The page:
Navy’s Gilday: ‘Cost’ was the driving factor in amphib pause

Navy’s Gilday: ‘Cost’ was the driving factor in amphib pause
Top Navy Officials Brief at Pentagon

Chief of Naval Operations Adm. Michael M. Gilday speaks at a Pentagon press briefing, Washington, D.C., April 2, 2020. (DoD photo by Lisa Ferdinando)

WASHINGTON — The Navy’s top admiral today said a key reason why the Pentagon chose to pause its amphibious warship buys came down to the price tag, especially the projected increases between the first, second and third vessels in the second flight of the class.

“The driving issue here that drove that decision had to do with cost,” Adm. Michael Gilday, chief of naval operations, told attendees at the McAleese Defense Programs conference in Washington, DC.

To the vocal dismay of the Marine Corps, the new fiscal 2024 budget takes a strategic pause in buying amphibious ships, potentially truncating the buy for the San Antonio-class amphibious transport docks — if Congress allows it. This week, multiple Pentagon leaders, including Gilday today, said the decision was made chiefly by the Office of the Secretary of Defense, rather than the Navy or Marine Corps.

“The cost of that ship has gone from $1.47 billion [for the first ship] to the second ship at $1.5 [billion]. The third one that we’re contracting for right now is probably going to be between $1.9 and $2 billion,” Gilday said, referring to second flight of the San Antonio-class. “So that increase will be somewhere between 21 and 25 percent… We’re moving in the wrong direction.”

Gilday is the latest senior Navy official to address the decision. Marine Corps Commandant Gen. David Berger publicly declined to explain the decision last week, deferring to Navy Secretary Carlos Del Toro. Navy Undersecretary Erik Raven largely declined to answer questions about the pause in a roundtable with reporters, except to thank Congress for their support. And this week, a Marine Corps spokesman told Breaking Defense the pause threatens to shutdown the production line.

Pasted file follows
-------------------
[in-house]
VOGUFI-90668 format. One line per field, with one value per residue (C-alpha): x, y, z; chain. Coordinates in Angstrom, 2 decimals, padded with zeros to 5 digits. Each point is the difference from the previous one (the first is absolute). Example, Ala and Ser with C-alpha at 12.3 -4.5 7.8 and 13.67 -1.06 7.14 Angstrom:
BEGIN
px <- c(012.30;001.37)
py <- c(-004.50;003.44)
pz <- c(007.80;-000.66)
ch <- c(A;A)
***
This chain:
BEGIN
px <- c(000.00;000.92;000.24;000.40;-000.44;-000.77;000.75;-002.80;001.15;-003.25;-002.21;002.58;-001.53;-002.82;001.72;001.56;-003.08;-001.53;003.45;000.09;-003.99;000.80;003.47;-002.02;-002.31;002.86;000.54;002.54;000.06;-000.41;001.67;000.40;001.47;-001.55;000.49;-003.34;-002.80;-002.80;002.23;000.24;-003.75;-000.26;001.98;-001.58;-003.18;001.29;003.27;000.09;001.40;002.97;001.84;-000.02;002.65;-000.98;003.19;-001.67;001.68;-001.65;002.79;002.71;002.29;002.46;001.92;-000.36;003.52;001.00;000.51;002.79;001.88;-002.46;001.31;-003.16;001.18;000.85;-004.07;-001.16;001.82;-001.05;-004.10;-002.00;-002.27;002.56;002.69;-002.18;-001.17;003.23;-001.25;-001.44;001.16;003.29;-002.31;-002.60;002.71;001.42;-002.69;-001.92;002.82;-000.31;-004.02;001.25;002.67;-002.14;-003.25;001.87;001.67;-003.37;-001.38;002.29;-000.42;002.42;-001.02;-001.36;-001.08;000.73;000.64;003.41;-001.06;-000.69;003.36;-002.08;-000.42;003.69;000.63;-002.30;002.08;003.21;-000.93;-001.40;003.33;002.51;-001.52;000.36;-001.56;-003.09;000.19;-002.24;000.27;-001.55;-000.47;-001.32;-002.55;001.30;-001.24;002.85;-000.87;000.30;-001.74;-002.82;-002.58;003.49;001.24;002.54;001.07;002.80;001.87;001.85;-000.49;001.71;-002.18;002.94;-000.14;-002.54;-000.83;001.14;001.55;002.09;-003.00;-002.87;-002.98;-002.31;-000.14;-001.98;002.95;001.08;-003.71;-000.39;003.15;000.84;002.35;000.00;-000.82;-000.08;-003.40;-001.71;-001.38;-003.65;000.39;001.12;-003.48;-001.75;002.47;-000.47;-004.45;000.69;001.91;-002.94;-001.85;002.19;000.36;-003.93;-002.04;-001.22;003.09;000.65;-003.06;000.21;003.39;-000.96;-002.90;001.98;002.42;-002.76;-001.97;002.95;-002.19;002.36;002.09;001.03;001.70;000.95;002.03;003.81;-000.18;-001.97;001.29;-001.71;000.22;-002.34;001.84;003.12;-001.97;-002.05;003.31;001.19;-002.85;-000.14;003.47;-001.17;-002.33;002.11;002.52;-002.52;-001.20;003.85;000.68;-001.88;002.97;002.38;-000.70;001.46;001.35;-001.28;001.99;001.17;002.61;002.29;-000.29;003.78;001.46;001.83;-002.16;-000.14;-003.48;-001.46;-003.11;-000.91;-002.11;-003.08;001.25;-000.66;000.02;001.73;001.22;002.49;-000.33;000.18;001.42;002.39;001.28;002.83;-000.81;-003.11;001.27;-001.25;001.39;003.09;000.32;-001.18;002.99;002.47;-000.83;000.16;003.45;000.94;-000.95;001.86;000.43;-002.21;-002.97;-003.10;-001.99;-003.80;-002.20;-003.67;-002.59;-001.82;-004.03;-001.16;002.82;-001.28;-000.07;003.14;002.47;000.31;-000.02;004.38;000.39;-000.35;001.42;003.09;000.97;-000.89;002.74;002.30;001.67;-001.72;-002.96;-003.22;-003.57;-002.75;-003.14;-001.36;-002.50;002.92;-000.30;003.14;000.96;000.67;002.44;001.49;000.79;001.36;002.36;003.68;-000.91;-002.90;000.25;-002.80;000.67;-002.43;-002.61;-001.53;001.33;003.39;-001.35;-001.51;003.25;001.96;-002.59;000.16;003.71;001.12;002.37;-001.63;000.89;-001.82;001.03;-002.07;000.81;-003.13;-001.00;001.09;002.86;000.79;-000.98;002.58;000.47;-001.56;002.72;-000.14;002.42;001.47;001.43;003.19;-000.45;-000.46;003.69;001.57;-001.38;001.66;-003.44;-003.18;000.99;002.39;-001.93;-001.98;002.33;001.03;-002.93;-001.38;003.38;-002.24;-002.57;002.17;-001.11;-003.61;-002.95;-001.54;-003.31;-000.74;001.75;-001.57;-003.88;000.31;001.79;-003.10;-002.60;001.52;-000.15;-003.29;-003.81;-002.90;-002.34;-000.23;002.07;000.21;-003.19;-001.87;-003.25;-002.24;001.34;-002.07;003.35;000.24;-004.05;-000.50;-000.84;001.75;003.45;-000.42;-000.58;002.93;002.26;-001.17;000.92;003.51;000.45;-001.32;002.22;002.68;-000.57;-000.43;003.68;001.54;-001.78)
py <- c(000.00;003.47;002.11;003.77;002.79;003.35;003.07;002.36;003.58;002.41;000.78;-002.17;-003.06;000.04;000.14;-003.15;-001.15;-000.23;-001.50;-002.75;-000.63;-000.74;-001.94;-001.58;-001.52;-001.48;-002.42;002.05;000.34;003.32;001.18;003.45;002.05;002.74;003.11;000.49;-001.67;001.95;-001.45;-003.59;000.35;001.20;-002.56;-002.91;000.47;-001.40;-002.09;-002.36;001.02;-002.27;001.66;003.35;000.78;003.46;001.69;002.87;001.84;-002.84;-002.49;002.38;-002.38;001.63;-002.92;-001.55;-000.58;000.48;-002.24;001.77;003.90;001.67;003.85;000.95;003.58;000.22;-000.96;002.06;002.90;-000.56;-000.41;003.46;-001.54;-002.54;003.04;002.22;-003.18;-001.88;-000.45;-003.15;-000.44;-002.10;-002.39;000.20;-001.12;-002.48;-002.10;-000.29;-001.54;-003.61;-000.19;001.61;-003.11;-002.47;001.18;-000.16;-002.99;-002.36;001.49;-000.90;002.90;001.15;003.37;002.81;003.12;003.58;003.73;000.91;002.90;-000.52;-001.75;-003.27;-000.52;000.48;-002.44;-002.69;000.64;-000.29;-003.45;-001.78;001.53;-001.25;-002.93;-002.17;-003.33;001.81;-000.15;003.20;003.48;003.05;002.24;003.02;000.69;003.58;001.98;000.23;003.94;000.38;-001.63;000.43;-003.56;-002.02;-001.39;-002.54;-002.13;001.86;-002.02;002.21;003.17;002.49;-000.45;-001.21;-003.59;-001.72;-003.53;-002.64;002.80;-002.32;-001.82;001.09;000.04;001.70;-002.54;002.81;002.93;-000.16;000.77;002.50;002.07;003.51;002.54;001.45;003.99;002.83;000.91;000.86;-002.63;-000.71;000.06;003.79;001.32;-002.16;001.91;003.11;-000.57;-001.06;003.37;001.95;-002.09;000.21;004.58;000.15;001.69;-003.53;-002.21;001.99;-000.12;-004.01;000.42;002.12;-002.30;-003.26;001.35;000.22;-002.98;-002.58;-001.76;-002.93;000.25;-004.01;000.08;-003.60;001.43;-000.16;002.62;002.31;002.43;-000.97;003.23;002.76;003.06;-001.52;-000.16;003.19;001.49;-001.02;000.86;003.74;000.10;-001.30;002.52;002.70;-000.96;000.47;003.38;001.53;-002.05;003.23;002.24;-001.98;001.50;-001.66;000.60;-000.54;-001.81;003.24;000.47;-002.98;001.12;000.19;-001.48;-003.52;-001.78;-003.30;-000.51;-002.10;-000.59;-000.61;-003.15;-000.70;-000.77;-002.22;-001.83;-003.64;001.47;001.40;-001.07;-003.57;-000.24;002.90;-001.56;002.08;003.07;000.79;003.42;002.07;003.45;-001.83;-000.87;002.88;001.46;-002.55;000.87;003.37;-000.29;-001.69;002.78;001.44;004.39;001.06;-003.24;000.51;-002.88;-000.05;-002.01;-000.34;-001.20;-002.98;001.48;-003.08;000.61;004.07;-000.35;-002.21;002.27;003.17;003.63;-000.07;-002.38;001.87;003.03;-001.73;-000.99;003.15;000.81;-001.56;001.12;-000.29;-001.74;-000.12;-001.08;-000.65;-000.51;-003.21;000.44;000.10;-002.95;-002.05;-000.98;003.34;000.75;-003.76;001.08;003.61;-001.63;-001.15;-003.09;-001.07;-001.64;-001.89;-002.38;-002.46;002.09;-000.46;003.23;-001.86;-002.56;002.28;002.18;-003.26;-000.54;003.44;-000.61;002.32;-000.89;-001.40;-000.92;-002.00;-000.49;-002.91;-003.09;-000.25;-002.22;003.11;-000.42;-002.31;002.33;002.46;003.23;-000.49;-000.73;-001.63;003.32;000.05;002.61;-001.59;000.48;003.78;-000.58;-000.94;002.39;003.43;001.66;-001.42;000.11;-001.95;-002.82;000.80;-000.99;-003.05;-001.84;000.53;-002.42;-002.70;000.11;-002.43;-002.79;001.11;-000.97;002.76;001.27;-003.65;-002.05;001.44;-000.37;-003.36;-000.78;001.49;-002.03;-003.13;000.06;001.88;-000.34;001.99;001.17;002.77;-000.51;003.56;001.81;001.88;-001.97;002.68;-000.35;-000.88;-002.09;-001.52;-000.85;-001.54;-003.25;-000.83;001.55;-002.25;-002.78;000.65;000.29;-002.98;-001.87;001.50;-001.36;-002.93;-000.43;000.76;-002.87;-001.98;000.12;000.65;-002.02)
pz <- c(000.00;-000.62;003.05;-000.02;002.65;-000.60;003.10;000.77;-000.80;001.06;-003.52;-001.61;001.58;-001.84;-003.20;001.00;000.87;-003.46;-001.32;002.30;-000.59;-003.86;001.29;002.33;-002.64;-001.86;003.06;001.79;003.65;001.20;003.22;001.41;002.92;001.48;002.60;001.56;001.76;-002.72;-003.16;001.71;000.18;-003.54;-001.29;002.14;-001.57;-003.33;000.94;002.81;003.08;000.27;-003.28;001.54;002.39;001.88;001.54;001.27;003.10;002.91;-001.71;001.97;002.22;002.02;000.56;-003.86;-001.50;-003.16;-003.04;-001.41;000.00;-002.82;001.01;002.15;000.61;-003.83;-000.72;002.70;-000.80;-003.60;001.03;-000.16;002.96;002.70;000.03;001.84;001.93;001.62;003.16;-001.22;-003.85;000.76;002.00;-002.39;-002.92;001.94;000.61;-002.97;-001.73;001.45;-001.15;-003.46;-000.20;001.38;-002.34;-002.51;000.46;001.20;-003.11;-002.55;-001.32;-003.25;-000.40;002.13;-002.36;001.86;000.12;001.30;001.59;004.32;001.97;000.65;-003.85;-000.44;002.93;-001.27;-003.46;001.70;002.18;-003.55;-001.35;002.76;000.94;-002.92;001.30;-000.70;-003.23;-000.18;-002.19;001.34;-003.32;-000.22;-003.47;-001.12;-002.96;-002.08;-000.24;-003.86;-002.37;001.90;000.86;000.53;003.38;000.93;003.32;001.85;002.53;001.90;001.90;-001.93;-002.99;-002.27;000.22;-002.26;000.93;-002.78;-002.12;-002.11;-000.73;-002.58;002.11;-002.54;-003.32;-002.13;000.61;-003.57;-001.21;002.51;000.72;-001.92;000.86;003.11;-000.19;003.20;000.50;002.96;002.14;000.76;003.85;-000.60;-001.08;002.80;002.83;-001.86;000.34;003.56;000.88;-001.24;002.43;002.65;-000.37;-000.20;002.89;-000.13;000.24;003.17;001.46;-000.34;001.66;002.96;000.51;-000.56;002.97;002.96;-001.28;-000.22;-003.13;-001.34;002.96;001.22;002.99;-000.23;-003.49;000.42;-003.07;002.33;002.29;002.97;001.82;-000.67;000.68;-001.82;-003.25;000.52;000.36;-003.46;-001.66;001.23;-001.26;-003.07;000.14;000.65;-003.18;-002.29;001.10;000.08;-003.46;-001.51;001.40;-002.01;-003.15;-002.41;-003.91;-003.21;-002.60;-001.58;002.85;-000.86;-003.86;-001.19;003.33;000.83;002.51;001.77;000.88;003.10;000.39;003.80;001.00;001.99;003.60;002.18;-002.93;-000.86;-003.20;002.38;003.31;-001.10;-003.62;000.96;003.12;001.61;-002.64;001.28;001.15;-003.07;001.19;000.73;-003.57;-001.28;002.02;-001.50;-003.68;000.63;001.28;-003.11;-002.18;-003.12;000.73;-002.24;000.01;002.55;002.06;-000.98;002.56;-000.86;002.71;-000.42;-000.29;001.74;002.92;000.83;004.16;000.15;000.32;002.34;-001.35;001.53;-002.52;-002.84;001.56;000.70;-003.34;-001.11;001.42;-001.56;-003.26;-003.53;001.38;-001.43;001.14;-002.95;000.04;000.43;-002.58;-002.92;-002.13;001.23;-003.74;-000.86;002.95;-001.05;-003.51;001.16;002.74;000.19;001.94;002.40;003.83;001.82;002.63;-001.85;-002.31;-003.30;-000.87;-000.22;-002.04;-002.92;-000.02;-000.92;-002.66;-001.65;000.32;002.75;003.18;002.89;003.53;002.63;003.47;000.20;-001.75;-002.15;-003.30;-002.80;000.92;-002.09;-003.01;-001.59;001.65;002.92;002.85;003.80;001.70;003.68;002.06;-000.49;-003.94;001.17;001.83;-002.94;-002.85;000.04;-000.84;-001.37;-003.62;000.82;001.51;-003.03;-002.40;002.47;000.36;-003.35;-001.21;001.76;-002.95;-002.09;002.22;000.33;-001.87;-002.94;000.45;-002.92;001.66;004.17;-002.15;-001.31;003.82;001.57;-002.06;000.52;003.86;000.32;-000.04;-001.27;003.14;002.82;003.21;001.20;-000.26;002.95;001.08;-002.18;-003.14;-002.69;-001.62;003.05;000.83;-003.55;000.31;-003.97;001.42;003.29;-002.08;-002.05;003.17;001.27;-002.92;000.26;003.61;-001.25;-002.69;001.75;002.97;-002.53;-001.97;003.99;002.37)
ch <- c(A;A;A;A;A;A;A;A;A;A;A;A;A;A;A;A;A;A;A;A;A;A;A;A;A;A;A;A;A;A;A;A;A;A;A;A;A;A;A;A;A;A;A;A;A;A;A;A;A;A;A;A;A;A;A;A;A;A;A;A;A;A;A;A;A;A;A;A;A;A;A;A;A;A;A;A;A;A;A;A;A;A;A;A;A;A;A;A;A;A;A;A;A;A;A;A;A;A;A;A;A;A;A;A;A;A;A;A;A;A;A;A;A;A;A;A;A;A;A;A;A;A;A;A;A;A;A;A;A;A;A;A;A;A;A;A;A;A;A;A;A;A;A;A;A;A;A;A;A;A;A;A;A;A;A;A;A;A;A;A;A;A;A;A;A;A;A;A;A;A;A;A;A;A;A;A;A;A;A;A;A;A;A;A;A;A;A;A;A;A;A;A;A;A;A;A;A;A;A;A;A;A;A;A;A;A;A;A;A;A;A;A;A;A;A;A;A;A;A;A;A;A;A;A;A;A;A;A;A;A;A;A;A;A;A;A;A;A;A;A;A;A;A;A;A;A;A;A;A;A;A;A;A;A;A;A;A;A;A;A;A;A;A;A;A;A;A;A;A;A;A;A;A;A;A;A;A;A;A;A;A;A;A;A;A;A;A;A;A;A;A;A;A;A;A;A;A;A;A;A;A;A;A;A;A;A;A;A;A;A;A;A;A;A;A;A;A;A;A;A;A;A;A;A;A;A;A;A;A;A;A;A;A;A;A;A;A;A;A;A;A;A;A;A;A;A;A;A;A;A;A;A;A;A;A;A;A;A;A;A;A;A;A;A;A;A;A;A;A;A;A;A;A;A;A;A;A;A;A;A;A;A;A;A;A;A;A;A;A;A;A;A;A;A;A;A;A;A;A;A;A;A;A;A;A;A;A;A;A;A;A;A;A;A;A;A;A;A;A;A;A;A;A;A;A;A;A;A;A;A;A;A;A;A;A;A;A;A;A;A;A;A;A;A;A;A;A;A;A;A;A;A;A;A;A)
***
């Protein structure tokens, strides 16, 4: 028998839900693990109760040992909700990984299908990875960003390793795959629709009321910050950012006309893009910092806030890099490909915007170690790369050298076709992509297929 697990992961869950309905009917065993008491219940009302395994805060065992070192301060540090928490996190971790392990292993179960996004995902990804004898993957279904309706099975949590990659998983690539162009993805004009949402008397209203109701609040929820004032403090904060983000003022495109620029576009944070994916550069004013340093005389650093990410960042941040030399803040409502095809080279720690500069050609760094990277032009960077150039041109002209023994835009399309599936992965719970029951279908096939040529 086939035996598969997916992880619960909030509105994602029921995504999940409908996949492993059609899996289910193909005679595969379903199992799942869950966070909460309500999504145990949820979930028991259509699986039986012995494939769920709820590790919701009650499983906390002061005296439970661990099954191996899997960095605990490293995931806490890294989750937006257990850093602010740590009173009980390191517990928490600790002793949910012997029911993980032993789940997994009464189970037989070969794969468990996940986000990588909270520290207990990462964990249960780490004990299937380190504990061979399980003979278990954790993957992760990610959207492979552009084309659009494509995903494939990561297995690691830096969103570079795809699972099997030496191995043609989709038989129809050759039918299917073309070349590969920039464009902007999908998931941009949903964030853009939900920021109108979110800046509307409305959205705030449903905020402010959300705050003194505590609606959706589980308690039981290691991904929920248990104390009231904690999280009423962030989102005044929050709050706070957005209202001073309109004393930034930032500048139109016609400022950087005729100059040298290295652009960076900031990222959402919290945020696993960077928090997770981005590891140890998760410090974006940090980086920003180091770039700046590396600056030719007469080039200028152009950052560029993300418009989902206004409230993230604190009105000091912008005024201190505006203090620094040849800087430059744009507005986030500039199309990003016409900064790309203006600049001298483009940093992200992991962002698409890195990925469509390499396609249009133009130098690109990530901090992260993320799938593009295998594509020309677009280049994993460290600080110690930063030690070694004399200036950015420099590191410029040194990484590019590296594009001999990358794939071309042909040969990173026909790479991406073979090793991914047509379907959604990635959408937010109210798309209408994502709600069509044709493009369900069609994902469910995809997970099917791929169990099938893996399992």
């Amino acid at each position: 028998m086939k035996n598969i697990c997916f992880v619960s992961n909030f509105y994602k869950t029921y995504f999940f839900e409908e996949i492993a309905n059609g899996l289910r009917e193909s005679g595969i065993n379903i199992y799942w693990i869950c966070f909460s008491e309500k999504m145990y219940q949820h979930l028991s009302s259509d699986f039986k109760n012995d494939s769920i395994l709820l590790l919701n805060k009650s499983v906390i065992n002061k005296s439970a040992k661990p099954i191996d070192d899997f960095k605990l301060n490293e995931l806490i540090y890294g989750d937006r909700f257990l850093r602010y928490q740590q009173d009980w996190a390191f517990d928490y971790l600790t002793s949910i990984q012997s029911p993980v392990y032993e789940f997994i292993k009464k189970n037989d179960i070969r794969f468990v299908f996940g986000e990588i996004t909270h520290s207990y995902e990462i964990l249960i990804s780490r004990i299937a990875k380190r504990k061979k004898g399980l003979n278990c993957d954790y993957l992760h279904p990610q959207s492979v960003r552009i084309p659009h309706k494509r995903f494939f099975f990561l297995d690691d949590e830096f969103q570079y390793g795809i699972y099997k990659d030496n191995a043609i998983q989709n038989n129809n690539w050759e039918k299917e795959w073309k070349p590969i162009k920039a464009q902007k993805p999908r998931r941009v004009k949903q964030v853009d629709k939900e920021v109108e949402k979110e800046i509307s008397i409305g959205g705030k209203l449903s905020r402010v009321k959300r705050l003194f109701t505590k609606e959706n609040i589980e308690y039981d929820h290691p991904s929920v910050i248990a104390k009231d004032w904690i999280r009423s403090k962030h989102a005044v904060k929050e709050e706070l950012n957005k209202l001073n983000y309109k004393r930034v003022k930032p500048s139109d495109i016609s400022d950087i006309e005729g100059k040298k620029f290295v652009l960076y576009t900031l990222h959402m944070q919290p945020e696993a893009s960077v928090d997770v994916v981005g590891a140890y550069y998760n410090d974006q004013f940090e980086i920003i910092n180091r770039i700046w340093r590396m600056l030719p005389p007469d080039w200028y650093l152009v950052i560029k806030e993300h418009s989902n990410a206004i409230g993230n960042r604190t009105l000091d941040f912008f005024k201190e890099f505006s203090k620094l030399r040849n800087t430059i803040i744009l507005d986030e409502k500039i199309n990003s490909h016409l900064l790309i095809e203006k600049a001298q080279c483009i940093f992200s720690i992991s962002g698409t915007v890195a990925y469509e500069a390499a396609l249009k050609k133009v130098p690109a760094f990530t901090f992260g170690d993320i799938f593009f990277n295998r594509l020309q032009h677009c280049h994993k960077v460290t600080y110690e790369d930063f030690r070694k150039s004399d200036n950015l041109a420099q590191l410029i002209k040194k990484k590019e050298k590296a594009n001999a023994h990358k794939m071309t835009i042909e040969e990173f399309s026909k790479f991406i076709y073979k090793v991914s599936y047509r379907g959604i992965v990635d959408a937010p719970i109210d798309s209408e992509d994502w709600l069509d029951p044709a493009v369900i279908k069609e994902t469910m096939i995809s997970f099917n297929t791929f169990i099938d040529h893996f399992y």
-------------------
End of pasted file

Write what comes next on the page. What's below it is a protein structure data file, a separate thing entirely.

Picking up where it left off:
Gilday argued the Navy’s decision was ultimately about protecting taxpayer dollars, including amid construction delays.

“I just mentioned we haven’t put the [third] ship on contract yet. The line is already running behind,” Gilday said.

“So, as a taxpayer, if you want to give the vendor money next year for a ship that they can’t bend metal on,” he continued, cutting himself short before finishing the thought.

HII is the primary contractor for the San Antonio-class. In a statement to Breaking Defense following the fiscal 2024 budget’s release, it said “any disruption in the production line could have a significant impact on the defense industrial base.” The company did not immediately respond to Gilday’s remarks today.

The CNO finished his remarks about the San Antonio-class today by saying the price needs to be “competitive.”

“Actually, with that production line [and] that ship, it’s not competitive when one company builds it,” he added.